What is the liver?

The liver is one of the largest organs in the body, located in the upper right portion of the abdomen. The liver has many important functions, including clearing toxins from the blood, metabolizing drugs, making blood proteins, and making bile which assists digestion.

What is hepatocellular carcinoma (HCC)?

Hepatocellular carcinoma is a cancer that arises in the liver. It is also known as hepatoma or primary liver cancer.

How common is liver cancer?

HCC is the fifth most common cancer in the world. Recent data shows that HCC is becoming more common in the US. This rise is thought to be because of chronic hepatitis C, an infection that can cause HCC.

Who gets HCC?

It is well established that individuals with the hepatitis B and/or hepatitis C virus infection are at increased risk of developing HCC. Alcohol related liver disease is also a risk factor for the development of HCC.

There are certain chemicals that are associated with liver cancer-aflatoxin B1, vinyl chloride and thorotrast. Aflatoxin is the product of a mold called Aspergillus flavus and is found in foods such as peanuts, rice, soybeans, corn and wheat. Also thorotrast is no longer used for radiologic tests, and vinyl chloride, is a compound found in plastics.

Hemochromatosis, a condition in which there is abnormal iron metabolism, is strongly associated with liver cancer.

Individuals with cirrhosis from any cause such as the hepatitis virus, hemochromatosis and alpha-1-antitrypsin deficiency are at increased risk of developing HCC.

What are the symptoms of HCC?

Abdominal pain is the most common symptom of HCC and usually is present when the tumor is very large or has spread. Unexplained weight loss or unexplained fevers are warning signs in patients with cirrhosis. Sudden appearance of abdominal swelling (ascites), yellow discoloration of the eyes and skin (jaundice), or muscle wasting suggests the possibility of HCC.

How is HCC diagnosed?

The diagnosis of HCC cannot be made by routine blood tests. Screening by a blood test for the tumor marker, alpha- fetoprotein (AFP), and radiological imaging must be performed. Some doctors advocate measurement of AFP and imaging every 6- 12 months in patients with cirrhosis in an effort to detect small HCC. Sixty percent of patients with HCC will have an elevated AFP level and the remainder may have normal AFP. Therefore, a normal AFP level does not exclude HCC.

Radiological imaging studies are very important and may include one or more of the following-ultrasound, CT scan (MRI magnetic resonance imaging) and angiography.

Ultrasound examination of the liver is frequently the initial study if HCC is suspected.

CT scan is a very common study used in the USA for the workup of liver tumors. The ideal study is multi-phase CT scan with the use of oral and IV contrast.

MRI can provide sectional views of the body in different planes. MRI can actually reconstruct images of the biliary tree and the arteries and veins of the liver.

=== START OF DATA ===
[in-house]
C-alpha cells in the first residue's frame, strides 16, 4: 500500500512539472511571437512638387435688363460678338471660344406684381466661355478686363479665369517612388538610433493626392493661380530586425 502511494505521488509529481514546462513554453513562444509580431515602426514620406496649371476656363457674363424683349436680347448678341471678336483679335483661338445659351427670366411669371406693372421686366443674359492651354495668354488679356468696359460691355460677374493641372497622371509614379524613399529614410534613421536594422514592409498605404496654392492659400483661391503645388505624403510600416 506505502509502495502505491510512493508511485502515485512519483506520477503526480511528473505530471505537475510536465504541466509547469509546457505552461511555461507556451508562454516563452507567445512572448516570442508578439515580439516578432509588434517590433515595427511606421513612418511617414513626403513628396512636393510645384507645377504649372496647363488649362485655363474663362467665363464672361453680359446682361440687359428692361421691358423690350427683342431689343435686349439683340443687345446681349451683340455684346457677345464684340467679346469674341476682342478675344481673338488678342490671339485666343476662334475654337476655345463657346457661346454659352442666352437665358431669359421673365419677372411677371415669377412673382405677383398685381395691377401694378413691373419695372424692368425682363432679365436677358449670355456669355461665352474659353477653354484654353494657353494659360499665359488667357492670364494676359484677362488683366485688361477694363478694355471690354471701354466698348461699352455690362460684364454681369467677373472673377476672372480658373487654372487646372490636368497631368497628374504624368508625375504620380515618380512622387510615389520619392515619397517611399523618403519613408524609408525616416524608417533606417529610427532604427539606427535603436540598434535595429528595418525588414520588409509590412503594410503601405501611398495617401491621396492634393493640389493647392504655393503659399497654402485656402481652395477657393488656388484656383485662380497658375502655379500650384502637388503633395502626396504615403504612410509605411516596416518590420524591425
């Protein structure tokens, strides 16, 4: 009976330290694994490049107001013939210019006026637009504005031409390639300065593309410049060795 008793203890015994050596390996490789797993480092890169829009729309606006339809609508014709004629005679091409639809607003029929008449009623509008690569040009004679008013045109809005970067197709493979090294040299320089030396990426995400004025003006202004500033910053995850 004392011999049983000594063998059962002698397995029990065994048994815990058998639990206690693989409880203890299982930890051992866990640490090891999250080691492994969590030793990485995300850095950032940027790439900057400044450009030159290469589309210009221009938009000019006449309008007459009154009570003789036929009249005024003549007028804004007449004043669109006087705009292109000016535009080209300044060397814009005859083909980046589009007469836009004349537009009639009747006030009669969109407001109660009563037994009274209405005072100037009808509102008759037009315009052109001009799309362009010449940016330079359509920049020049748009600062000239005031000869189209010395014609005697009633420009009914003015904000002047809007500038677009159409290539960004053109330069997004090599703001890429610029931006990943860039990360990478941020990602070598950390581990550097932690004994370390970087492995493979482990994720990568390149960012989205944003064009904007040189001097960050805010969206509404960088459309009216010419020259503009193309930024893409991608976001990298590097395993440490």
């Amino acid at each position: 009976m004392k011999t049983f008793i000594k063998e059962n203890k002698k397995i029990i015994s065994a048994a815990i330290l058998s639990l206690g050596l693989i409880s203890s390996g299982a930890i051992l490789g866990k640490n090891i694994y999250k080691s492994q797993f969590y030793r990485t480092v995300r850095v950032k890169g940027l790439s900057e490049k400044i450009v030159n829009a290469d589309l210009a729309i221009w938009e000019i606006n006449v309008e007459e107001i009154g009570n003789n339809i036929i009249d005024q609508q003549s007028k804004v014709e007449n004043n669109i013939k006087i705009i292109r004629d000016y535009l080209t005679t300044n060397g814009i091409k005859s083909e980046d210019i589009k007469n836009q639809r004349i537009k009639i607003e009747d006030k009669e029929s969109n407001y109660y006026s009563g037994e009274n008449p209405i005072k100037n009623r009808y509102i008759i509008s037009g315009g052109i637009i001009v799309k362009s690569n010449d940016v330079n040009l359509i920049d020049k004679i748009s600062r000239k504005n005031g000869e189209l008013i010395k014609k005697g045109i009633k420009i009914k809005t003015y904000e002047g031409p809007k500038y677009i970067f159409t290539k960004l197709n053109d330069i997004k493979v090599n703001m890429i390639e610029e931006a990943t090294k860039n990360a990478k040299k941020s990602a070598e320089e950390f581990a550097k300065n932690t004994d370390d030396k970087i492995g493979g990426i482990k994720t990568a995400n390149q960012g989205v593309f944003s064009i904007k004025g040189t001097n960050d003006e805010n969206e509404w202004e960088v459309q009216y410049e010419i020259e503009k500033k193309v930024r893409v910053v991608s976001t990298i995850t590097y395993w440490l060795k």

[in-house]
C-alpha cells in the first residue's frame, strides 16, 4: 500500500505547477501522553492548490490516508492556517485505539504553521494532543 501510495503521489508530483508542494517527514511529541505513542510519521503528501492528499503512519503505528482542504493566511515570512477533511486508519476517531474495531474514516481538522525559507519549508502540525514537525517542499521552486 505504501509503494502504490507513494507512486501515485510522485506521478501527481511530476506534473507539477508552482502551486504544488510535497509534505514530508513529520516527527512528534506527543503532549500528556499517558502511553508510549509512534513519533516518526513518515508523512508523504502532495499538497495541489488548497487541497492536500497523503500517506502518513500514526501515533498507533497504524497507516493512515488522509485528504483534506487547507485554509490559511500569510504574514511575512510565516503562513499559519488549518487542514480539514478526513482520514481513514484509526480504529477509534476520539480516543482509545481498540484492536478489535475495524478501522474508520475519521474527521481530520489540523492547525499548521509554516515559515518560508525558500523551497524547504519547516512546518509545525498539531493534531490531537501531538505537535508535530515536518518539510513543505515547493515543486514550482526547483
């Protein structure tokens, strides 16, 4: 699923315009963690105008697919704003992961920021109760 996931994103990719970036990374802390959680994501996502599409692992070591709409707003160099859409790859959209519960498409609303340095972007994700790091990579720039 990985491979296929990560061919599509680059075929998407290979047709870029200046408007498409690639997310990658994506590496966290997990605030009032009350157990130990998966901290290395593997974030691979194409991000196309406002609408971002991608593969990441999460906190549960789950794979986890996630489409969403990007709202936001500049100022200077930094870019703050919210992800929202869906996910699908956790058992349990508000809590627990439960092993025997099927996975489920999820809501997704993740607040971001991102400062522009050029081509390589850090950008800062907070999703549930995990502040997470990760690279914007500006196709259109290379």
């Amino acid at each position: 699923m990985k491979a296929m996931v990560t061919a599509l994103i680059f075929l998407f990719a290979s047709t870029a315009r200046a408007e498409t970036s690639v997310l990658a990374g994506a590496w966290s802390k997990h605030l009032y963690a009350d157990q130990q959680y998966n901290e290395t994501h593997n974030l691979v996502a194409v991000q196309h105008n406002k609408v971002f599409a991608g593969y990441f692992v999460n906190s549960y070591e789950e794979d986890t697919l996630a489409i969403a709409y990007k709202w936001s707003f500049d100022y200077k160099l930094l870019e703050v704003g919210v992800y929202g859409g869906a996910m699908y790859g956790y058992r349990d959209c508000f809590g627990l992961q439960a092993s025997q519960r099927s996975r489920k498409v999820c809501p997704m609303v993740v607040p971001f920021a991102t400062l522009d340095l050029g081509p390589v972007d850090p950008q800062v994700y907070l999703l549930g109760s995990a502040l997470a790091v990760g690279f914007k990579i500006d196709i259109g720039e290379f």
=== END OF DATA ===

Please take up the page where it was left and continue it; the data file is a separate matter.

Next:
Angiography is a study where contrast material is injected into a large artery in the groin. X-ray pictures are then taken to evaluate the arterial blood supply to the liver. If the patient has HCC, a characteristic pattern is seen because of the newly formed abnormal small blood vessels that feed the tumor.

Biopsy may not be needed in patients with a risk factor for HCC and elevated AFP. Biopsy can be performed if there is some question as to the diagnosis of HCC or if the doctor feels the management may be changed by the biopsy results.

What is the prognosis of people with HCC?

The prognosis depends on the stage of the tumor and the severity of the associated liver disease. There are some factors that predict poor outcome. These include:

  • Demographics: male gender, older age, alcohol consumption
  • Symptoms: weight loss, decreased appetite
  • Signs of impaired liver function: jaundice, ascites or mental confusion related to liver disease (encephalopathy)
  • Blood tests: elevated liver tests, low albumin, high AFP, low sodium, high blood urea nitrogen
  • Staging of tumor: tumor over 3 cm, multiple tumors, tumor invasion of local blood vessels, tumor spread outside of liver.

What are the treatment options for HCC?


This may include injection of anti-cancer chemicals into the body through a vein or through chemoembolization.

The technique of chemoembolization is a procedure where chemotherapeutic drugs are given directly into the blood vessels that supply the tumor and small blood vessels are blocked so that the drug stays within the area of the tumor. Chemotherapy can provide some relief of symptoms and possibly decrease tumor size (in 50% of patients) but it is not curative.


Ablation (tissue destruction) therapy in the form of using radiofrequency waves, alcohol injection into the tumor or proton beam radiation to the tumor site are other options for treatment. There is no data to indicate that any one of these treatment is better than another.


Surgery is only available to patients with excellent liver function who have tumors less than 3-5 cm that are confined to the liver. If the patient is able to undergo surgery successfully, the five year survival is 30-40%. Many patients may have recurrence of HCC in another part of the liver.

Liver transplantation is a treatment option for patients with end-stage liver disease and small HCC. There is however a severe shortage of donors in the USA.

Is liver cancer always HCC?

Actually, in the United States most cancers that are found in the liver are ones that spread or metastasize from other organs. These cancers are not HCC, as HCC cancers begin in the cells of the liver. Cancers that commonly metastasize to the liver include colon, pancreatic, lung and breast cancer.



Radha Tamerisa, MD, and Manoop S. Bhutani, MD, FACG, FACP, University of Texas Medical Branch, Galveston, TX